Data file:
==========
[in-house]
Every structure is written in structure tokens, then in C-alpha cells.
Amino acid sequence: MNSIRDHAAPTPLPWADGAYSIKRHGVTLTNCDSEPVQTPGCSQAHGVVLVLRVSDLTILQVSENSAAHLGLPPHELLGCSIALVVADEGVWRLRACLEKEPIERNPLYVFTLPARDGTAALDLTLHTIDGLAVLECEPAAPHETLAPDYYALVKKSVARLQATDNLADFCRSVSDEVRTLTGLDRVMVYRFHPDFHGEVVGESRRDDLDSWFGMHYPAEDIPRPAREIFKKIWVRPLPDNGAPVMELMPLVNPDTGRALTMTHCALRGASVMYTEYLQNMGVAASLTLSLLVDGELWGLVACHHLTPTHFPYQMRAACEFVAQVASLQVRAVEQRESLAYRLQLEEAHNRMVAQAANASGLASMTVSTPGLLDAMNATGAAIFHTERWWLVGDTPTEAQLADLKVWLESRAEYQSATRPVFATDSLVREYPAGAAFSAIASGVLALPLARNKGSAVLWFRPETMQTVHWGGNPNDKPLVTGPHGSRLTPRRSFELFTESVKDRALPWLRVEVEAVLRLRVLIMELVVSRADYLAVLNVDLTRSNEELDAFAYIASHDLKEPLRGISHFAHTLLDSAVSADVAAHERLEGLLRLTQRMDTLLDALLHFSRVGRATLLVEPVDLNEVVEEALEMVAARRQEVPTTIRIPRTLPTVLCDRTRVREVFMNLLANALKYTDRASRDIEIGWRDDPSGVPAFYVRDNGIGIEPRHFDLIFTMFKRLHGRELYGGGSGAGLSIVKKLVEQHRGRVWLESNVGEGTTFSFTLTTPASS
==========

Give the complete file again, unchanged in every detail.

[in-house]
Every structure is written in structure tokens, then in C-alpha cells.
Amino acid sequence: MNSIRDHAAPTPLPWADGAYSIKRHGVTLTNCDSEPVQTPGCSQAHGVVLVLRVSDLTILQVSENSAAHLGLPPHELLGCSIALVVADEGVWRLRACLEKEPIERNPLYVFTLPARDGTAALDLTLHTIDGLAVLECEPAAPHETLAPDYYALVKKSVARLQATDNLADFCRSVSDEVRTLTGLDRVMVYRFHPDFHGEVVGESRRDDLDSWFGMHYPAEDIPRPAREIFKKIWVRPLPDNGAPVMELMPLVNPDTGRALTMTHCALRGASVMYTEYLQNMGVAASLTLSLLVDGELWGLVACHHLTPTHFPYQMRAACEFVAQVASLQVRAVEQRESLAYRLQLEEAHNRMVAQAANASGLASMTVSTPGLLDAMNATGAAIFHTERWWLVGDTPTEAQLADLKVWLESRAEYQSATRPVFATDSLVREYPAGAAFSAIASGVLALPLARNKGSAVLWFRPETMQTVHWGGNPNDKPLVTGPHGSRLTPRRSFELFTESVKDRALPWLRVEVEAVLRLRVLIMELVVSRADYLAVLNVDLTRSNEELDAFAYIASHDLKEPLRGISHFAHTLLDSAVSADVAAHERLEGLLRLTQRMDTLLDALLHFSRVGRATLLVEPVDLNEVVEEALEMVAARRQEVPTTIRIPRTLPTVLCDRTRVREVFMNLLANALKYTDRASRDIEIGWRDDPSGVPAFYVRDNGIGIEPRHFDLIFTMFKRLHGRELYGGGSGAGLSIVKKLVEQHRGRVWLESNVGEGTTFSFTLTTPASS